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Are field boundary hedgerows the earliest example of a nature-based solution?

Environmental Science and Policy


The arrival of the phrase nature-based solutions into the lexicon of academics, planners, managers and policy makers in recent years has sparked a heated debate as to the effectiveness of using nature as a viable solution for mitigating the impacts of anthropogenic environmental change. One of the difficulties of evaluating the potential efficacy and impact of nature-based solutions is that it is believed that there is little evidence by way of a precedent or long-term successful examples. Much literature exists on the subject of designing with nature to provide multi-functional green infrastructure, connectivity in the landscape, and ecosystem service provision. Indeed, in the opinion of many, the nature-based solution approach appears to synergise research into green infrastructure, ecological connectivity and ecosystem service provision for building climate-related resilience. However, when a nature-based solution has been specifically selected over, say, an engineered solution the literature is rather less clear. So, decision-makers may find it necessary to rely on less reliable sources of impact evidence. This paper argues that field boundary hedgerows may be considered to be exemplars of a nature-based solution, one that was planned, designed, perfected and mainstreamed at a landscape scale, that was specifically selected over a non-nature-based solution, and one that is still in providing solutions and co-benefits today. Therefore, hedgerows may provide some perspective into the potential or emergent co-benefits that the current nature-based solution approach seeks to provide.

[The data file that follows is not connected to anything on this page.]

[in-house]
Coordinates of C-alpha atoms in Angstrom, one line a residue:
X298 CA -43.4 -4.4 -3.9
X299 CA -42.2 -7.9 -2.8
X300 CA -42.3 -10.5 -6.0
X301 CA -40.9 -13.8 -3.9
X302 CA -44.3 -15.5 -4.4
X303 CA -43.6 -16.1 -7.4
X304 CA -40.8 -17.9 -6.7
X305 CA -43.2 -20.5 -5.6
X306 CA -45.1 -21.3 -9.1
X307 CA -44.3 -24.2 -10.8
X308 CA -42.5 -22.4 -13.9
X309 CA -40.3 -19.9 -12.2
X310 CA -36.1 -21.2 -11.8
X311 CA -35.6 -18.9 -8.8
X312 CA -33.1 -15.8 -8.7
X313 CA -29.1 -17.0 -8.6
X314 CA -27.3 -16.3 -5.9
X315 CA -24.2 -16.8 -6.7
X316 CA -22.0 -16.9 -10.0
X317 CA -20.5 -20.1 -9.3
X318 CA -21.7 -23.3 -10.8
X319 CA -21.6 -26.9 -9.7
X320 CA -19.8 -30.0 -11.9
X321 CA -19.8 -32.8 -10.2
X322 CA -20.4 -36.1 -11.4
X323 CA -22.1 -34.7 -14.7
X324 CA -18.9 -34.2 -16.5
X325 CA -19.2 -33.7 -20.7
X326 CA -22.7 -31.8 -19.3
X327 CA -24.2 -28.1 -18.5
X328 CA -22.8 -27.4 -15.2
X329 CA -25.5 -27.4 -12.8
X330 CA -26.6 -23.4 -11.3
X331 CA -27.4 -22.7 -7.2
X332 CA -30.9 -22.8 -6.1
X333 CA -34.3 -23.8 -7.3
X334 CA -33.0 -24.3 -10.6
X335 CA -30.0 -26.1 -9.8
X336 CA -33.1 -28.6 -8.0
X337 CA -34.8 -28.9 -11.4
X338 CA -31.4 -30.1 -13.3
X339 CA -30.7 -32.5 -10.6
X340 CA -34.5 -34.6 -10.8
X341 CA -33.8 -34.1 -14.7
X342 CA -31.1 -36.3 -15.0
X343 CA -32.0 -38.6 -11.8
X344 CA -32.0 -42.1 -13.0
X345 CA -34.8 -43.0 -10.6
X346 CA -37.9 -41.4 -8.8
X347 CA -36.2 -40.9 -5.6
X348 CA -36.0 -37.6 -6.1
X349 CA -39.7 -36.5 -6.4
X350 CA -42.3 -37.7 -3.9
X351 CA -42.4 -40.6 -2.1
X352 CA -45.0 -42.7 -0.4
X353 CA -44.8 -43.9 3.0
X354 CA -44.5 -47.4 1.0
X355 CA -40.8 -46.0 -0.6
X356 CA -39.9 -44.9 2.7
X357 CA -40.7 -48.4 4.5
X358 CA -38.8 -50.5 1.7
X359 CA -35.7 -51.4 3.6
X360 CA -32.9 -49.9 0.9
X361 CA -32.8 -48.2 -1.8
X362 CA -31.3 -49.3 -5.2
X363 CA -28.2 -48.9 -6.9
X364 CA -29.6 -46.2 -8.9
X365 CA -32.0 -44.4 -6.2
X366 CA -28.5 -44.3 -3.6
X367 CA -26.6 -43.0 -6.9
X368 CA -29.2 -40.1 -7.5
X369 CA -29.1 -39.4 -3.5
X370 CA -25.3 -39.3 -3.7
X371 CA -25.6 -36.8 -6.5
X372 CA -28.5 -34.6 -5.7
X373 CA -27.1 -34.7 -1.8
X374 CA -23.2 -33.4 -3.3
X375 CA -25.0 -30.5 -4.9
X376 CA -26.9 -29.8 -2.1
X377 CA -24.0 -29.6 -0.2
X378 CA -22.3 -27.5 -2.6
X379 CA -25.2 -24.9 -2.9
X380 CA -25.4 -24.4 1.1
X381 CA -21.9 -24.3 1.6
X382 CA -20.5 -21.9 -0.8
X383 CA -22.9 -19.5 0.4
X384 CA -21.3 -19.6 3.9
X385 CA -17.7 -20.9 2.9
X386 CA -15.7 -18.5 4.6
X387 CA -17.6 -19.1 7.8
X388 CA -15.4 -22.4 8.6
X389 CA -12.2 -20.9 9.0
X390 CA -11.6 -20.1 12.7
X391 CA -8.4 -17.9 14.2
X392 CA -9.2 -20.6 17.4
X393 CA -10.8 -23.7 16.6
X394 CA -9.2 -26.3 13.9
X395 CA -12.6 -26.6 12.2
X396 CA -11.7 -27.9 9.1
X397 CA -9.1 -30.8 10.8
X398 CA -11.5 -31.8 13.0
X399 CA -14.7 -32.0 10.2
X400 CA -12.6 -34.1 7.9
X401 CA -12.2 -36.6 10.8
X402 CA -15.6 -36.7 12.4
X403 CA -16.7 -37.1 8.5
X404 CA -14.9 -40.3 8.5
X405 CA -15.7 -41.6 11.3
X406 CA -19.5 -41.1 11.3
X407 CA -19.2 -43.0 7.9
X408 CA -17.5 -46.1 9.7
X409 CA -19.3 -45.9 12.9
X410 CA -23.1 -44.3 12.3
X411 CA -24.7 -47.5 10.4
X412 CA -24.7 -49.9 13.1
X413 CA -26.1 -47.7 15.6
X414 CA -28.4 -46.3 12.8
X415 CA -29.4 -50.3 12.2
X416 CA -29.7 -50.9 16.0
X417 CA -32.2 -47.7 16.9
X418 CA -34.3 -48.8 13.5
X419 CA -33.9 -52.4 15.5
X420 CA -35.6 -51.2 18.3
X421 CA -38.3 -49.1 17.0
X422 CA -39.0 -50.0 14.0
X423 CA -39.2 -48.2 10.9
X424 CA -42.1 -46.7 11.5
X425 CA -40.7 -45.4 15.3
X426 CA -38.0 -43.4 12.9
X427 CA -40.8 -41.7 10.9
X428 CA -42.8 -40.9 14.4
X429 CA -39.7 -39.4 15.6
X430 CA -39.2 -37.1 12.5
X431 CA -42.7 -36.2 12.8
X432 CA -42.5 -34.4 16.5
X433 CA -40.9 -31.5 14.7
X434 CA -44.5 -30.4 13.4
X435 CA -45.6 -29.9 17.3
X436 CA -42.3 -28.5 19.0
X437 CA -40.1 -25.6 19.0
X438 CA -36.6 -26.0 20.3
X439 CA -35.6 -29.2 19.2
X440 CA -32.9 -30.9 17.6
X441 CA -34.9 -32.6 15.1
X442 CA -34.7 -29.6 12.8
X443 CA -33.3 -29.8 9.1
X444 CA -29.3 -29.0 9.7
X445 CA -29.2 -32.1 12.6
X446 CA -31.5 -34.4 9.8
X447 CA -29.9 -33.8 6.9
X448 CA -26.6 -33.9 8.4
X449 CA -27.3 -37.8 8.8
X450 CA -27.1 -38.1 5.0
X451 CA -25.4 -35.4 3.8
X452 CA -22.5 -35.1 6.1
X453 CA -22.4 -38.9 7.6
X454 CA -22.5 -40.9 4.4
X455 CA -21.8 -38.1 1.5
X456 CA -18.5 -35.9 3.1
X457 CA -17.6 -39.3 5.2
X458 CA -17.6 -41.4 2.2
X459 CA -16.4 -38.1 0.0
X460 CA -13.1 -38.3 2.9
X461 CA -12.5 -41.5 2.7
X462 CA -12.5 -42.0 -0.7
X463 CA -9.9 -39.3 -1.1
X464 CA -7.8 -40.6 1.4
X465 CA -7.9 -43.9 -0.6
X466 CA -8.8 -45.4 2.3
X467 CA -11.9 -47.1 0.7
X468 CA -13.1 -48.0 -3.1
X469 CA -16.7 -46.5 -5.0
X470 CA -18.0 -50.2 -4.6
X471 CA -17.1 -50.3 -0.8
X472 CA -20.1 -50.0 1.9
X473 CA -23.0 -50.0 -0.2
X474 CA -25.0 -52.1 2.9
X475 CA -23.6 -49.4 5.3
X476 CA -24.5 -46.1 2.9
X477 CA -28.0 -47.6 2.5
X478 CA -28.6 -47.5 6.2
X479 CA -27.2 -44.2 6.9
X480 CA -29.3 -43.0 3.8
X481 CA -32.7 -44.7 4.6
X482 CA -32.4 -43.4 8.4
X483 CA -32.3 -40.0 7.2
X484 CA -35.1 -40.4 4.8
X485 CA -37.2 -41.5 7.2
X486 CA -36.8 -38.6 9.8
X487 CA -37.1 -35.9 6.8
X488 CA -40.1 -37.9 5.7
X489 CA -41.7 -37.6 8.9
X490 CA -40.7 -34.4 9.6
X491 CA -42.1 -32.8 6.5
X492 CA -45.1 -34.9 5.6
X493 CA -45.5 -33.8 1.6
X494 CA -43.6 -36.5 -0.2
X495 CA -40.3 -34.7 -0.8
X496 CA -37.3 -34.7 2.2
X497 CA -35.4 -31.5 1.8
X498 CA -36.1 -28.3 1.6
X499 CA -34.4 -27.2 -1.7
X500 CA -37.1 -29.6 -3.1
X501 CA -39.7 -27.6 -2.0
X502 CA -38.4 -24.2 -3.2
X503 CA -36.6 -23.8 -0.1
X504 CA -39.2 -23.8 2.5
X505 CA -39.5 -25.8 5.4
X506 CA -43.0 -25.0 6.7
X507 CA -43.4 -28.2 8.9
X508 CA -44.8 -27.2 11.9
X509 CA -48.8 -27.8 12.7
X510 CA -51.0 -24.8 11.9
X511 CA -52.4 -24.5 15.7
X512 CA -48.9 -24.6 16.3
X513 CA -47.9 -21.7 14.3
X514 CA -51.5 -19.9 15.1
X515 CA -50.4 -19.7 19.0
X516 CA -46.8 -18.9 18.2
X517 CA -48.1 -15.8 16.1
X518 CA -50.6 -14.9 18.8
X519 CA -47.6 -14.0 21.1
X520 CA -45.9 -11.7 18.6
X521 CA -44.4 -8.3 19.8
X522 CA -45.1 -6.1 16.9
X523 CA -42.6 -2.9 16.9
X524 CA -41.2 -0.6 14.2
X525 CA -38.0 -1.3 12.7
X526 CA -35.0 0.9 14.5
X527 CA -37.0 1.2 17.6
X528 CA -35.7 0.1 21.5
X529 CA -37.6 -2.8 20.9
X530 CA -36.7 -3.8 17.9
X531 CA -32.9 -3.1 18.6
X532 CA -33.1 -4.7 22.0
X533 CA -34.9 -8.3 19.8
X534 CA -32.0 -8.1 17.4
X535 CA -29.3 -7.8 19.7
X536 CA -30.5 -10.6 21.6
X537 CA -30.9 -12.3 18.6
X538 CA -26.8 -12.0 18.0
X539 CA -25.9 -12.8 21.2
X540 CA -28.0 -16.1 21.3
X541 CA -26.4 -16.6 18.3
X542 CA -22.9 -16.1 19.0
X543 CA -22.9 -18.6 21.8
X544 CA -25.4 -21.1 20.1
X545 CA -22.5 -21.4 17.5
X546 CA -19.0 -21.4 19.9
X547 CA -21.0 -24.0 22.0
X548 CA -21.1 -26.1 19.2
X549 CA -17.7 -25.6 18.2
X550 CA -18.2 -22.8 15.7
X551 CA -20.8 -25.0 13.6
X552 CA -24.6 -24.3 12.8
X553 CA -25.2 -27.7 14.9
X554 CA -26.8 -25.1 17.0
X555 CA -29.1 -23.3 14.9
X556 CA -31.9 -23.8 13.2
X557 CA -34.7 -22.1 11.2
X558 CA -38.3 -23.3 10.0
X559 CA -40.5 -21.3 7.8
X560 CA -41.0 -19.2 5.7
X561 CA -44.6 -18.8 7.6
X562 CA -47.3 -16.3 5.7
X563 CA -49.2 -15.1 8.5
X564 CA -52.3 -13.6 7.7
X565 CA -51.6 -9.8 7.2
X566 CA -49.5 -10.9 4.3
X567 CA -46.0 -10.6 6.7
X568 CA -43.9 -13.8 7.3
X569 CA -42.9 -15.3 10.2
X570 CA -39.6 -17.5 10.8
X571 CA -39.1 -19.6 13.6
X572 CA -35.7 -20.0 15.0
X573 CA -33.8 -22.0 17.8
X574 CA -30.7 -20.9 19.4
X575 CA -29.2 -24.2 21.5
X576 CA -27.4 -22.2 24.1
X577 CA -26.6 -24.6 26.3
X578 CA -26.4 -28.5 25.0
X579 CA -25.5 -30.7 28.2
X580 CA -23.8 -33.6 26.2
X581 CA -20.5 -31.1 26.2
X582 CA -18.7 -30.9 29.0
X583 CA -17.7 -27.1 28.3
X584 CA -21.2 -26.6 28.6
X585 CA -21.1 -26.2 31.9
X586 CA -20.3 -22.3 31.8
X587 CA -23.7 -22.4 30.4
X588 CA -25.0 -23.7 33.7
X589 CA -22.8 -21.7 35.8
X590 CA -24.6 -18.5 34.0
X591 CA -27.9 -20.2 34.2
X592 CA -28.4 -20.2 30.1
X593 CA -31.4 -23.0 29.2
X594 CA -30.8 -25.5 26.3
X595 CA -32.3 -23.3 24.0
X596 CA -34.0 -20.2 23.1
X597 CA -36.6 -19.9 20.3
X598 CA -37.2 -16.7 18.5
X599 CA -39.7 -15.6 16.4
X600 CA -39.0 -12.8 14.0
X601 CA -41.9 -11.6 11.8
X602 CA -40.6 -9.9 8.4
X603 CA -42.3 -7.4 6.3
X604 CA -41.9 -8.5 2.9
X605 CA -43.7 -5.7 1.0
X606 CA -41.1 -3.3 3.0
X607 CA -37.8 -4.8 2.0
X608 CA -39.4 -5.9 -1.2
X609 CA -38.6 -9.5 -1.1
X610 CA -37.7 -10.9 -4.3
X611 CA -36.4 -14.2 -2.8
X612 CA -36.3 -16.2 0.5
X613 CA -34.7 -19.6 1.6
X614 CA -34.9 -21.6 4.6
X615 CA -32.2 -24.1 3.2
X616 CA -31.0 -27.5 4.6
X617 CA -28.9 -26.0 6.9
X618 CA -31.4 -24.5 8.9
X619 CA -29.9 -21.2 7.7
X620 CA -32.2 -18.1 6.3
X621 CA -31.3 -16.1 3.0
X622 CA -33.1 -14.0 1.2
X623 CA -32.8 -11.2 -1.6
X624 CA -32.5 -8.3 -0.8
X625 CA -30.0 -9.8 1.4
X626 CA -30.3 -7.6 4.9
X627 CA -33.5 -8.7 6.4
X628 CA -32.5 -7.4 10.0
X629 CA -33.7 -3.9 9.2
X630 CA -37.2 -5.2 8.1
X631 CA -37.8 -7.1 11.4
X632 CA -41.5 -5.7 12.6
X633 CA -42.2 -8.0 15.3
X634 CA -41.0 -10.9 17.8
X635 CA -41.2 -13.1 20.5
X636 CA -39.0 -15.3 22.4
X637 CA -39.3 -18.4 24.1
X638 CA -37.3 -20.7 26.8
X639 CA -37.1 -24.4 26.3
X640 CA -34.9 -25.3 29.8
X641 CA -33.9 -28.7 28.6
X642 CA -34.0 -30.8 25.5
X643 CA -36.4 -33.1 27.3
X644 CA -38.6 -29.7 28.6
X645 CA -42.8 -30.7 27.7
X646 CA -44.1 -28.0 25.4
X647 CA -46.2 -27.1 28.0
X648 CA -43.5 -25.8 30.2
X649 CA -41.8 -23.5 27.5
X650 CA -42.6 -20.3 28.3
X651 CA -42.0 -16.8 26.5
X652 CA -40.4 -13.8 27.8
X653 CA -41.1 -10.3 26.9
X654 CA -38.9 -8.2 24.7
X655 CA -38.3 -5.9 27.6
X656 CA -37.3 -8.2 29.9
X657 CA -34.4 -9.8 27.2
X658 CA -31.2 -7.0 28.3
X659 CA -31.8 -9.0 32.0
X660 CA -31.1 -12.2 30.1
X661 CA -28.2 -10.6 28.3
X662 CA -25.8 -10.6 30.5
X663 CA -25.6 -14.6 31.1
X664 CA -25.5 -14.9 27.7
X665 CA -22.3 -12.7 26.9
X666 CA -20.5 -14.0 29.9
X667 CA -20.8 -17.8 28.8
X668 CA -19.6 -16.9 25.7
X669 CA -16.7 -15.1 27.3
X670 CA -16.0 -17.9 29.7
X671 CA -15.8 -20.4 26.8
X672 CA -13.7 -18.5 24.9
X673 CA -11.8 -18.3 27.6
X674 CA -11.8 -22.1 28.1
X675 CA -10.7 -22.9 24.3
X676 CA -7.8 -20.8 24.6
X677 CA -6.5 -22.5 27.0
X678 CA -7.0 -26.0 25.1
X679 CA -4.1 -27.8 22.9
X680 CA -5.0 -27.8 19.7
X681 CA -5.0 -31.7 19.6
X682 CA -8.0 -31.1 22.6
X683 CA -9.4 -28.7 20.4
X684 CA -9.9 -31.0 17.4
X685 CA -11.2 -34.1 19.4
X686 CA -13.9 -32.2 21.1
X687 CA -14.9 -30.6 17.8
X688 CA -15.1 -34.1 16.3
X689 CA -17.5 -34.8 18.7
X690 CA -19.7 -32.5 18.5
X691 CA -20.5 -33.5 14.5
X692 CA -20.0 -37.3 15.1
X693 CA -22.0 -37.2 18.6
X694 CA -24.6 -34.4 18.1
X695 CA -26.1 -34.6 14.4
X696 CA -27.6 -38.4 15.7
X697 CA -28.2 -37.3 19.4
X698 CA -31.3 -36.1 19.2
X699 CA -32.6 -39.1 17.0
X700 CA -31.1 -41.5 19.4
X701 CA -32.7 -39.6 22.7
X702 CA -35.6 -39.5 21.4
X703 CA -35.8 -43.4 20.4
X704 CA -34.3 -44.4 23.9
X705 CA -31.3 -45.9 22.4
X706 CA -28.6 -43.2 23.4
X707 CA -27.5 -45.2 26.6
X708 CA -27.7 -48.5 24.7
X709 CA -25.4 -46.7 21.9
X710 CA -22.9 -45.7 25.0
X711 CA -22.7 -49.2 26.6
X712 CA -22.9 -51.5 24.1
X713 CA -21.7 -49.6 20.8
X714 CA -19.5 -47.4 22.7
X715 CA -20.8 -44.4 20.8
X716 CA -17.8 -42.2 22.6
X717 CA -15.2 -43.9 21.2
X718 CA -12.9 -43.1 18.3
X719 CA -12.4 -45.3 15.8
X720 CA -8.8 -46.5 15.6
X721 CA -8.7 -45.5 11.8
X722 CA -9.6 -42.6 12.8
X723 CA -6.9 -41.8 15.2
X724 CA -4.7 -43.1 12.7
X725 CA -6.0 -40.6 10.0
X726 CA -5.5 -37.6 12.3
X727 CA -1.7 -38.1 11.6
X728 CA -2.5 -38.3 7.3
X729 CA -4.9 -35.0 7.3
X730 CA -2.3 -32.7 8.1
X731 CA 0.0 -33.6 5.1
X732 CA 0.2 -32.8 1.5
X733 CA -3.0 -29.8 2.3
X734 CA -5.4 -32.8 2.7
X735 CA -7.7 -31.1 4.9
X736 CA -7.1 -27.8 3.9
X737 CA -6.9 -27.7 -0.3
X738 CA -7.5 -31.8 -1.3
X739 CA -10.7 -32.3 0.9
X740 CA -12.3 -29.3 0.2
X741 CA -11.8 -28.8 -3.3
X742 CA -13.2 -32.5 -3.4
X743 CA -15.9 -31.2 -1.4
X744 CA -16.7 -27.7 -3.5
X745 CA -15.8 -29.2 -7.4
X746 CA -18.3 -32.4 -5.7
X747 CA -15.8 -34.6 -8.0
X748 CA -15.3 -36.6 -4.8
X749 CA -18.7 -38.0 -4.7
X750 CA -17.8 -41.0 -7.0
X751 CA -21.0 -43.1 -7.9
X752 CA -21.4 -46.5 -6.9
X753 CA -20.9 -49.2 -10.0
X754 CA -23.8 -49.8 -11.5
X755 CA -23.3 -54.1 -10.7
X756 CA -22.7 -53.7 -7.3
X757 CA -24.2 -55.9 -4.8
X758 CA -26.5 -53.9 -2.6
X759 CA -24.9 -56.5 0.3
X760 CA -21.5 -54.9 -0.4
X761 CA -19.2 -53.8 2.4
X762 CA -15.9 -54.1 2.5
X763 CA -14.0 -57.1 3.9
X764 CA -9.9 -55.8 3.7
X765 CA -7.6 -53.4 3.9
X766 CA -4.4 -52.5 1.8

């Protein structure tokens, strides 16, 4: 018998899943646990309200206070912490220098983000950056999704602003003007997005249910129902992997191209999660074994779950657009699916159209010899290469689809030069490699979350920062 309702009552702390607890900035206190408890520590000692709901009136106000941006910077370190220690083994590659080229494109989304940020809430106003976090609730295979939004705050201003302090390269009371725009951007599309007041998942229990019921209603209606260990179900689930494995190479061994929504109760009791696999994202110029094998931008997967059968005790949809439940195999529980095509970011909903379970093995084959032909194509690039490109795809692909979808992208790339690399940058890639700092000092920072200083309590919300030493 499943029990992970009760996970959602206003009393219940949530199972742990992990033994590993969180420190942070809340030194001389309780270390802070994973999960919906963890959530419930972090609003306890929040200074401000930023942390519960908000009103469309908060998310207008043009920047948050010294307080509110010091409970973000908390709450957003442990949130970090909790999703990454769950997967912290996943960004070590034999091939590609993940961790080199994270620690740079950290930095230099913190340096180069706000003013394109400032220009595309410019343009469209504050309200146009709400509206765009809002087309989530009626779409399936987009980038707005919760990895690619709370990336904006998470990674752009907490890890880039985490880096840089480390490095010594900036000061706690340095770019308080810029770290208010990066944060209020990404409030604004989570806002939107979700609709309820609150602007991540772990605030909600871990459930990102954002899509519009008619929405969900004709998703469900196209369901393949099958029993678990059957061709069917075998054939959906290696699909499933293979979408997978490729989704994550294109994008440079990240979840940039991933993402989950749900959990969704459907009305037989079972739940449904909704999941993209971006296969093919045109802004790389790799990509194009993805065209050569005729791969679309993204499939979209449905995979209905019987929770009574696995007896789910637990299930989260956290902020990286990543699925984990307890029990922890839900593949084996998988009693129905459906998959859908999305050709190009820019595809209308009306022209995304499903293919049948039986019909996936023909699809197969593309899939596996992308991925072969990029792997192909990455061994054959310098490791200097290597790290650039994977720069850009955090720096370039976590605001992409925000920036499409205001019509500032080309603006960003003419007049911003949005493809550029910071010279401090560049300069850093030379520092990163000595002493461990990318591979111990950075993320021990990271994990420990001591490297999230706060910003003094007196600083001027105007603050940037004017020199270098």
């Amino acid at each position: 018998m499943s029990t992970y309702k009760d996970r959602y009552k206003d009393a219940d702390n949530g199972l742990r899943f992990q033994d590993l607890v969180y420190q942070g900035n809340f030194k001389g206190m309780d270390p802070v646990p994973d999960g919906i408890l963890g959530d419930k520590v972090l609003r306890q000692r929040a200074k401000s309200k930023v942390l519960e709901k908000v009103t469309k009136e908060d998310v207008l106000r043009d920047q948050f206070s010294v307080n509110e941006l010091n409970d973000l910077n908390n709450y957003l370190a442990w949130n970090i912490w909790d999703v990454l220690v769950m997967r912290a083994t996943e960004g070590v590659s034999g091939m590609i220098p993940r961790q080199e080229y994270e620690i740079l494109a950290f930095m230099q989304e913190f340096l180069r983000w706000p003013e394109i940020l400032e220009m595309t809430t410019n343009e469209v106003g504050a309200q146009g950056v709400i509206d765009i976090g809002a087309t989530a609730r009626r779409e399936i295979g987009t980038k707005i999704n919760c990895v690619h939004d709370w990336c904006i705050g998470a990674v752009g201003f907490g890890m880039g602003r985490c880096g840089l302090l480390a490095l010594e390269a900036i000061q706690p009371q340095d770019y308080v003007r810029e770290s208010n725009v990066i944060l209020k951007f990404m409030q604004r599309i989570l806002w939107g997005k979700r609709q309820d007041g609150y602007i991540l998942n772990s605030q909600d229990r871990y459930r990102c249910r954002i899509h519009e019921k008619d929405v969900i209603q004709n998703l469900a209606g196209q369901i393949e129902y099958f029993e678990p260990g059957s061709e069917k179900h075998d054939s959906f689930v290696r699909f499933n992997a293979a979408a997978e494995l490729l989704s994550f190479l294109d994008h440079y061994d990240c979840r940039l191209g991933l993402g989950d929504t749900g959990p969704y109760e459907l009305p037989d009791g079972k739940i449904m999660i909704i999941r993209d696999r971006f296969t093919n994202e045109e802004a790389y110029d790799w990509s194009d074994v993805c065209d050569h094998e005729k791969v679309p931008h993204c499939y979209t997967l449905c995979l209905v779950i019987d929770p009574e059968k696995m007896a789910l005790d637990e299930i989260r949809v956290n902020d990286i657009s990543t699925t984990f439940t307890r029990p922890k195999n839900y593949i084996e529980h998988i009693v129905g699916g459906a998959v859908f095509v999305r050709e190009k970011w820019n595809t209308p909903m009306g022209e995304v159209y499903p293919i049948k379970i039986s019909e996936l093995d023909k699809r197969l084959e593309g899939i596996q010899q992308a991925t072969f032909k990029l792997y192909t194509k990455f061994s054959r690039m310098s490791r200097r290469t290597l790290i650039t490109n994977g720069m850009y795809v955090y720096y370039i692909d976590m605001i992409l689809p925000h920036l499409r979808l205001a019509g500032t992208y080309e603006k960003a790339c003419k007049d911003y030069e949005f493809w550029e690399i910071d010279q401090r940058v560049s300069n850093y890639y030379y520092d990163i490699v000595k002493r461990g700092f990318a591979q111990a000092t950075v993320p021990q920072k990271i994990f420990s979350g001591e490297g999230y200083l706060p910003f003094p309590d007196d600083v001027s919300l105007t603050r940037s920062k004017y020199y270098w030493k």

Author(s): Collier, MJ

Journal: Environmental Science and Policy

Year: 2021